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I have a complicated SELECT query that filters on a time range, and I want this time range (start and end dates) to be specifiable using user-supplied parameters. So I can use a stored procedure to do this, and the return is a multiple-row result set. The problem I'm having is how to deal with this result set afterwards. I can't do something like:

SELECT * FROM (CALL stored_procedure(start_time, end_time))

even though the stored procedure is just a SELECT that takes parameters. Server-side prepared statement also don't work (and they're not persistent either). Some suggest using temporary tables; the reason that's not an ideal solution is that 1) I don't want to specify the table schema and it seems that you have to, and 2) the lifetime of the temporary table would only be limited to a invocation of the query, it doesn't need to persist beyond that.

So to recap, I want something like a persistent prepared statement server-side, whose return is a result set that MySQL can manipulate as if it was a subquery. Any ideas? Thanks.

By the way, I'm using MySQL 5.0. I know it's a pretty old version, but this feature doesn't seem to exist in any more recent version. I'm not sure whether SELECT-ing from a stored procedure is possible in other SQL engines; switching is not an option at the moment, but I'd like to know whether it's possible anyway, in case we decide to switch in the future.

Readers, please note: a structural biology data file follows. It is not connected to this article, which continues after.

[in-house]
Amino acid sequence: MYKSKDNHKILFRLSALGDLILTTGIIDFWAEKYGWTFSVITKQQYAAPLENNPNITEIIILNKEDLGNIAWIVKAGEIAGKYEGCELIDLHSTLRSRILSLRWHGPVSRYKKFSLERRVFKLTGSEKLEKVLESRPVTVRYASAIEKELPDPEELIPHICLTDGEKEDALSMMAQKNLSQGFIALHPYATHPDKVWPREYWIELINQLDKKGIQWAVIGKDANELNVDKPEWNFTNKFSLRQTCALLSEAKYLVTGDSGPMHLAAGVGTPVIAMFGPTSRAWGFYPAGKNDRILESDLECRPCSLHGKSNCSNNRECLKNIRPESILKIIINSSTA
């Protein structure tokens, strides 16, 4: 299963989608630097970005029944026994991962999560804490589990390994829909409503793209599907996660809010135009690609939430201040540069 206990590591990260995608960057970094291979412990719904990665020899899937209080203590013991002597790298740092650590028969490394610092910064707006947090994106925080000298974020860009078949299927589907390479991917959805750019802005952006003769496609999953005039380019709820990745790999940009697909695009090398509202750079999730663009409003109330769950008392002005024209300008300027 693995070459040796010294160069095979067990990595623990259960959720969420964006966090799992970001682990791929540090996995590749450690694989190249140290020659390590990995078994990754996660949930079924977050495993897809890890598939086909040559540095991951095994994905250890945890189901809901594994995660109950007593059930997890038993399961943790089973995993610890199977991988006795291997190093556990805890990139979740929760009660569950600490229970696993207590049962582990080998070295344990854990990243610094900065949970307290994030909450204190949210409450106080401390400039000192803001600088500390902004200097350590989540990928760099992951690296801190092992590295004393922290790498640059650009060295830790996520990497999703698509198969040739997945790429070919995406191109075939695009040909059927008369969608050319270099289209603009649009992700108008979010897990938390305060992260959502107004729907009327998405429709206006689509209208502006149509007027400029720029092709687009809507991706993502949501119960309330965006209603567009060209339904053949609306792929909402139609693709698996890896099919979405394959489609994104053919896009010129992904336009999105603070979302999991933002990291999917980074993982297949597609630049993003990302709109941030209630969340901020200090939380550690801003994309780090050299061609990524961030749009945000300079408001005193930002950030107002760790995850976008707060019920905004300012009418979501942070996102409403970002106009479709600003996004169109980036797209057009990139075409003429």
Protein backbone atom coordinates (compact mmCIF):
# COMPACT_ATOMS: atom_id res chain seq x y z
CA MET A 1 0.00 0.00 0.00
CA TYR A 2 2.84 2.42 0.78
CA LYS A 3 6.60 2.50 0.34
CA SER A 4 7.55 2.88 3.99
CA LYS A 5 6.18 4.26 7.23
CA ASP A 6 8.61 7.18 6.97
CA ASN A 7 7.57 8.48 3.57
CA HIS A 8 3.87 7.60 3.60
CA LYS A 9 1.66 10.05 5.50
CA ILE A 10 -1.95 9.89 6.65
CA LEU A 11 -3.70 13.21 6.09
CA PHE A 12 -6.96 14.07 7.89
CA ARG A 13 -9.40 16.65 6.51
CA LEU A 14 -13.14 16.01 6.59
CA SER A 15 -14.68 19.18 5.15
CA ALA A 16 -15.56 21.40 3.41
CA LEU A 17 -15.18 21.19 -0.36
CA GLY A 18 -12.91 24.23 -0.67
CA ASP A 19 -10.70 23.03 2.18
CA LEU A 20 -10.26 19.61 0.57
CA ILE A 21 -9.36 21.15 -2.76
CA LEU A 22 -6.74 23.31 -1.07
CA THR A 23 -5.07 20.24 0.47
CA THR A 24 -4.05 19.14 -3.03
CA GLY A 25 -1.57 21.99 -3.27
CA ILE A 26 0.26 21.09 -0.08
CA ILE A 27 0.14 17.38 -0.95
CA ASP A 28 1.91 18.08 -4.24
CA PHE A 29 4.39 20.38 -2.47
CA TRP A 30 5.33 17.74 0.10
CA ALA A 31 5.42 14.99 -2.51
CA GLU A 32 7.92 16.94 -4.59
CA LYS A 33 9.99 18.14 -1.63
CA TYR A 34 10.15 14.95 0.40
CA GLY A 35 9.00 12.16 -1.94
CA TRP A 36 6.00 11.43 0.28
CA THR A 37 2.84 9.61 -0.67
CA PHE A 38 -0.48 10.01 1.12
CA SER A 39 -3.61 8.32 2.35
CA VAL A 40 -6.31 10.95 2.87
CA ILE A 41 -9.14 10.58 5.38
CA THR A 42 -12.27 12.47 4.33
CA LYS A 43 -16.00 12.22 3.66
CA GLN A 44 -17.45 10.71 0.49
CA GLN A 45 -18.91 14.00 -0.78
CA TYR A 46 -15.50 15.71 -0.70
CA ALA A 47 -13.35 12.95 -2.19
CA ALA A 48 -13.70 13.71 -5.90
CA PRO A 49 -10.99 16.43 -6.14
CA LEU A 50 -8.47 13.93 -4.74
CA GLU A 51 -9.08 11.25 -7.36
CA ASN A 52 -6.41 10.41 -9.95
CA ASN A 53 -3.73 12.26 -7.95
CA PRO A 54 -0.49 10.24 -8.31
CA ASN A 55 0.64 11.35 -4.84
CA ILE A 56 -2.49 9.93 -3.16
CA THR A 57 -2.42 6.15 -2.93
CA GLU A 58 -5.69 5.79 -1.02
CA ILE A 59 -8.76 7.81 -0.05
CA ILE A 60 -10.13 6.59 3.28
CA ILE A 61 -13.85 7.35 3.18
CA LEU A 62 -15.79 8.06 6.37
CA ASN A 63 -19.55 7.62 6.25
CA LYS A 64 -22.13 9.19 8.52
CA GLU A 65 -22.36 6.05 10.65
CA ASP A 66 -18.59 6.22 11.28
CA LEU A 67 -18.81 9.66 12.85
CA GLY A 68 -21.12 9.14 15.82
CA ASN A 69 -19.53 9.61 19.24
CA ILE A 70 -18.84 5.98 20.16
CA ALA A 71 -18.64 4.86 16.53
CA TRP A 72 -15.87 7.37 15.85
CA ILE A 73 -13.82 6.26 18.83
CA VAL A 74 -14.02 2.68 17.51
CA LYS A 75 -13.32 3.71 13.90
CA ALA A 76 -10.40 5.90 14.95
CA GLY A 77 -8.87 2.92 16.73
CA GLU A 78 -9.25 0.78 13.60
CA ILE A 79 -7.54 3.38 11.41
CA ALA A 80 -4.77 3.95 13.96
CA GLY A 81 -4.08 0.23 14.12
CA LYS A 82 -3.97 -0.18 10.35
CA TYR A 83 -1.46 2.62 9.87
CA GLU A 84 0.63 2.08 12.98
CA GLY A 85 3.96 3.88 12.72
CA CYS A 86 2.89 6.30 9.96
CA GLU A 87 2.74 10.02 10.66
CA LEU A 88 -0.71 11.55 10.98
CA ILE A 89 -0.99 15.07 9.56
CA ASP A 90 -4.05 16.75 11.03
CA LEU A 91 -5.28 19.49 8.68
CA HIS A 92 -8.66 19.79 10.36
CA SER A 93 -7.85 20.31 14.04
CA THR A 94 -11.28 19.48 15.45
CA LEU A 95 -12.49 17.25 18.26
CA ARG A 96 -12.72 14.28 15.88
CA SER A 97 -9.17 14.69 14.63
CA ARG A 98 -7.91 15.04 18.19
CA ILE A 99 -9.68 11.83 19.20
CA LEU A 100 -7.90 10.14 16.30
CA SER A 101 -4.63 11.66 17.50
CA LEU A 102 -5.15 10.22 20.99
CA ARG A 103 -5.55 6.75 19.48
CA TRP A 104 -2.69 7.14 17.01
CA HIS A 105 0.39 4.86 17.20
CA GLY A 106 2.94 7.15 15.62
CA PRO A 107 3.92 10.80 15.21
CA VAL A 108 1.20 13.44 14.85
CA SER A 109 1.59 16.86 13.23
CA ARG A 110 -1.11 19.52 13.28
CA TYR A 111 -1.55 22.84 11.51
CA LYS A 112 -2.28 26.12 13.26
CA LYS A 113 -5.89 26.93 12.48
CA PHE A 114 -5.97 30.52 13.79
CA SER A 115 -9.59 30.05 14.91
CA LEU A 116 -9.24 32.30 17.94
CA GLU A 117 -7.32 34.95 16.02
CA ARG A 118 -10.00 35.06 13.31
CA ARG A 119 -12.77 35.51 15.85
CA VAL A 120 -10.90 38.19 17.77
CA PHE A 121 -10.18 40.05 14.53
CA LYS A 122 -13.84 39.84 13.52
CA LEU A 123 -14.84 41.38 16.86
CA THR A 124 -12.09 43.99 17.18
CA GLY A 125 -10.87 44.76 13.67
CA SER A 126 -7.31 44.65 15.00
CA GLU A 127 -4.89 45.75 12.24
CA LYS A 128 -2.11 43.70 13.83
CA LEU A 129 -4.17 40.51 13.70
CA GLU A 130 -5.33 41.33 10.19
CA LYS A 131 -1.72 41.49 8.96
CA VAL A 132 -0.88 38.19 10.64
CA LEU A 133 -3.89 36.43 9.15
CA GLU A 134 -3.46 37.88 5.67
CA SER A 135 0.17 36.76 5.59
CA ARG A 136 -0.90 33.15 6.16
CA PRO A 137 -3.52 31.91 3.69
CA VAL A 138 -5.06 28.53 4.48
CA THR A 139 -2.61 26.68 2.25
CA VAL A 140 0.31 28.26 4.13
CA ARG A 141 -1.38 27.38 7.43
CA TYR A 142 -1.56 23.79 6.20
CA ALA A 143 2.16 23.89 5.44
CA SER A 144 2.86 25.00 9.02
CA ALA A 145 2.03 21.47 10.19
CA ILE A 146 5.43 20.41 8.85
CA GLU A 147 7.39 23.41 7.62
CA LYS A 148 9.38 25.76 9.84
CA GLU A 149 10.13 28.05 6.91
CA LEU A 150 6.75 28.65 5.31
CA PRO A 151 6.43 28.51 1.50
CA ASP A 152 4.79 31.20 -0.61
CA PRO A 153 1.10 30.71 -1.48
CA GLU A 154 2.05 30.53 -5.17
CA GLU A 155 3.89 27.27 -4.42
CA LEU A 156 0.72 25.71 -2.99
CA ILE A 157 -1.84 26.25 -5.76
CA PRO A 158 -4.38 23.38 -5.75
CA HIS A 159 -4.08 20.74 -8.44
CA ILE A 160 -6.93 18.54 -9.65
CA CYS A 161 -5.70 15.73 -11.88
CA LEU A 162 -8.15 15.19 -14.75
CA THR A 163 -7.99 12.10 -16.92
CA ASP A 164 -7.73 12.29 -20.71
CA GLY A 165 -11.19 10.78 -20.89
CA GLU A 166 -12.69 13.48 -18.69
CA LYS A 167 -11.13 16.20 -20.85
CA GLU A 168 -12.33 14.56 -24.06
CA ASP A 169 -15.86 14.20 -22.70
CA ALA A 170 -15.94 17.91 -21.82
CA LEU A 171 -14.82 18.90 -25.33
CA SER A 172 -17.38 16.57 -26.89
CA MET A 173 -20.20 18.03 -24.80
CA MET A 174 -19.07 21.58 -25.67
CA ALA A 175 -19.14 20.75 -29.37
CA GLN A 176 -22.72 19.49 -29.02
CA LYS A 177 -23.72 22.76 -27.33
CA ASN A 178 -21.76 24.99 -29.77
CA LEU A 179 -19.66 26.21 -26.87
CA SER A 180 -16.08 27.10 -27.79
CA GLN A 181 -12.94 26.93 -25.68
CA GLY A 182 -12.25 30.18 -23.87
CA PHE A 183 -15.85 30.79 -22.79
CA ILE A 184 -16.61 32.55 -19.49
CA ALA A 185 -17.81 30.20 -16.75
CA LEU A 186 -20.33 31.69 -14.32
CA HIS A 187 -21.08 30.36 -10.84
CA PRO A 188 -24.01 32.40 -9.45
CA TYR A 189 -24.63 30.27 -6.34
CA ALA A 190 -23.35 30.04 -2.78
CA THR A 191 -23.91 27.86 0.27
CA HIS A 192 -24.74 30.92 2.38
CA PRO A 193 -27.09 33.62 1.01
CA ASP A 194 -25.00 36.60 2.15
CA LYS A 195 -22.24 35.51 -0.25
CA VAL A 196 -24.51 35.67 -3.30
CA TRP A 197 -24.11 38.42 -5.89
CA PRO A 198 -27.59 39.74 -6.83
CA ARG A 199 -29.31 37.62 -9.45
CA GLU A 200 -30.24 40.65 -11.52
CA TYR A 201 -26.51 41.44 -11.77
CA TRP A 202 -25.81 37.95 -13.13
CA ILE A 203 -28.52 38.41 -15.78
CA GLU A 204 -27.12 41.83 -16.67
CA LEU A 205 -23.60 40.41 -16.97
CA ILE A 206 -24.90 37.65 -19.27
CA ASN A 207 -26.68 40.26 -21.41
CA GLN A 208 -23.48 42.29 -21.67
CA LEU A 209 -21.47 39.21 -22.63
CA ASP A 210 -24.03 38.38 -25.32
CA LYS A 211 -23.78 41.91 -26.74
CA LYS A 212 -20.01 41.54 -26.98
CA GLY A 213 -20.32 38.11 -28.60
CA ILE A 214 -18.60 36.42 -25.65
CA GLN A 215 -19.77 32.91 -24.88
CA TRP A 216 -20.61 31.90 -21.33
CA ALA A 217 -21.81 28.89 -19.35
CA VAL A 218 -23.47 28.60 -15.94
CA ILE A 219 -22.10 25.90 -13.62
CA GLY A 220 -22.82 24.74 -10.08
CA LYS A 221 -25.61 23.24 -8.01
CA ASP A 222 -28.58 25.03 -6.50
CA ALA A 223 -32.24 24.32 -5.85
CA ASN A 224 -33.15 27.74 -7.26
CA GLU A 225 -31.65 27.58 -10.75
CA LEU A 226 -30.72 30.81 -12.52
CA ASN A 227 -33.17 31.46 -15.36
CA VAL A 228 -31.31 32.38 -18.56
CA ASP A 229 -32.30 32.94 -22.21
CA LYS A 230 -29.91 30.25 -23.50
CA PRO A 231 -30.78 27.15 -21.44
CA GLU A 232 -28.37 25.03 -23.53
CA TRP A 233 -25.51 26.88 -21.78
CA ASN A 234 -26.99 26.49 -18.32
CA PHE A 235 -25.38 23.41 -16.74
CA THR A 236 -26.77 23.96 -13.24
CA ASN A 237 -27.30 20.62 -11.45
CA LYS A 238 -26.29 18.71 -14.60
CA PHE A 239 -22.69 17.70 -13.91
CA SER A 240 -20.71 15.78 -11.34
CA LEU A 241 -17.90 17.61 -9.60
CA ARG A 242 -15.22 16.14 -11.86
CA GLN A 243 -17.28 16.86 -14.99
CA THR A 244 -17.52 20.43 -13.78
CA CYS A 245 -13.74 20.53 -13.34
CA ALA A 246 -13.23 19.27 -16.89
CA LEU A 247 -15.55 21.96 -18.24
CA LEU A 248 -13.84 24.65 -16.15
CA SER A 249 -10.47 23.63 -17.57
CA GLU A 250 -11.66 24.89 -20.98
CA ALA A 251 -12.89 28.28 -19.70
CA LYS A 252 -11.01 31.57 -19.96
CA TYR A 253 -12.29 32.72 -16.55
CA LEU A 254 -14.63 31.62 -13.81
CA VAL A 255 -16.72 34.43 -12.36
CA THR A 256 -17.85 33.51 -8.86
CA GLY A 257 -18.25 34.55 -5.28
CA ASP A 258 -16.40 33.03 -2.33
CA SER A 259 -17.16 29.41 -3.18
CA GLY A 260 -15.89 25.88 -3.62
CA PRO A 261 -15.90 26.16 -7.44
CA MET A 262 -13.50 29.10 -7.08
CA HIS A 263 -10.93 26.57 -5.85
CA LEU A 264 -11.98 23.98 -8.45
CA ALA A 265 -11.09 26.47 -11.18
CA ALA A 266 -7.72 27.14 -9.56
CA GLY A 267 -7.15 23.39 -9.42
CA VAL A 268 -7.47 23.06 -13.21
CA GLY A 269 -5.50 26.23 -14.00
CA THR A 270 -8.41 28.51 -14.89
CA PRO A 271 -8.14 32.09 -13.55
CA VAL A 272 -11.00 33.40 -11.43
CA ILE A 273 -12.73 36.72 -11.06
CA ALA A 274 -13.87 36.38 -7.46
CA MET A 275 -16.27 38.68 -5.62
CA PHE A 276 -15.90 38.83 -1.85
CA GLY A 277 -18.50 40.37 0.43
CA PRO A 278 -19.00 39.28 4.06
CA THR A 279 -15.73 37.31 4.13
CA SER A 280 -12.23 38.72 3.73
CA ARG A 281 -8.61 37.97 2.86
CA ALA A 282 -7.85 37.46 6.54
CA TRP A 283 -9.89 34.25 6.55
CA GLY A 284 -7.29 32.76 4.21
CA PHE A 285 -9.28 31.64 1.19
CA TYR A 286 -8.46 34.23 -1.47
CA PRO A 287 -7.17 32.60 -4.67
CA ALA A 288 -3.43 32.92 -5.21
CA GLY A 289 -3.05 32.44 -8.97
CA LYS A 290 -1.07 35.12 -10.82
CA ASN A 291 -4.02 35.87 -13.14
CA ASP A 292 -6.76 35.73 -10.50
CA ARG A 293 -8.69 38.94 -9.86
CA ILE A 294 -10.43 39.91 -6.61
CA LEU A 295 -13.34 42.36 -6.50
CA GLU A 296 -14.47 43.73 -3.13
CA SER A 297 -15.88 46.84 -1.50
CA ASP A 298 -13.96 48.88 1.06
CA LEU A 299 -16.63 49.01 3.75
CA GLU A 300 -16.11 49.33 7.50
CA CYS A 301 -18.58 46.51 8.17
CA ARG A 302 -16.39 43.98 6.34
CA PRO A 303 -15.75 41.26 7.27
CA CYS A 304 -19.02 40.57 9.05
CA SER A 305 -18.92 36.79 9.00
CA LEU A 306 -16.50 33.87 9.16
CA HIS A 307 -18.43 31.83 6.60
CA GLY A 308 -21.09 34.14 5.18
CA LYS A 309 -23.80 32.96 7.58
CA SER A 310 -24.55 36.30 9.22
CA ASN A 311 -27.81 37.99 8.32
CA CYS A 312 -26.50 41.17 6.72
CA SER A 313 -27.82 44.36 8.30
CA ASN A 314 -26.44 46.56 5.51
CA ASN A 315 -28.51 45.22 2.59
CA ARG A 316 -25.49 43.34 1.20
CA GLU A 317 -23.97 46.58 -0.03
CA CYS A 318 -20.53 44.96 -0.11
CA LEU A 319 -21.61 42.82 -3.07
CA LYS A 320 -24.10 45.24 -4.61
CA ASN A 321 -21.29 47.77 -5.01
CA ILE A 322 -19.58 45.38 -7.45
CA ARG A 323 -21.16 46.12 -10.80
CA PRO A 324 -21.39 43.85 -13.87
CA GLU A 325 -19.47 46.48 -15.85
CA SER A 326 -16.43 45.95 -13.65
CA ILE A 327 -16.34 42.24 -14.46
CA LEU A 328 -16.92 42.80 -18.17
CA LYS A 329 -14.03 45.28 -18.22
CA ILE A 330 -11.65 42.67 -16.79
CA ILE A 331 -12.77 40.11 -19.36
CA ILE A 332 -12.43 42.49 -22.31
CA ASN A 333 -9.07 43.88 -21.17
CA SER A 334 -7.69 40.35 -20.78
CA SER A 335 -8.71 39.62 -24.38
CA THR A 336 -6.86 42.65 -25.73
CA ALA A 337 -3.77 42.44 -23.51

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Since it's not possible to call the stored procedure as a subquery like you want, would it be possible for your situation to use a view? –  DTest Dec 20 '10 at 22:54
The reason a view doesn't work is because I wanted the subquery to take in parameters, while with the view, the entire query needs to be set. –  Kenny Peng Dec 21 '10 at 20:30

1 Answer 1

up vote 1 down vote accepted

Selecting from functions is possible in other engines. For instance, Oracle allows you to write a function that returns a table of user defined type. You can define result sets in the function, fill them by using queries or even using a combination of selects and code. Eventually, the result set can be returned from the function, and you can continue to query on that by using:

select * from table(FunctionToBeCalls(parameters));

The only disadvantage, is that this result set is not indexed, so it might be slow if the function is used within a complex query.

In MySQL nothing like this is possible. There is no way to use a result set from a procedure directly in a select query. You can return single values from a function and you can use OUT or INOUT parameters to you procedure to return values from. But entire result sets is not possible. Filling a temporary table within you procedure is the closest you will get.

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Just for completeness: "table functions" are also possible in PostgreSQL, SQL Server and DB2 –  a_horse_with_no_name Dec 20 '10 at 22:44
Well, if to list them all, then add Firebird/Interbase to the list –  Arioch 'The Apr 24 '13 at 14:04

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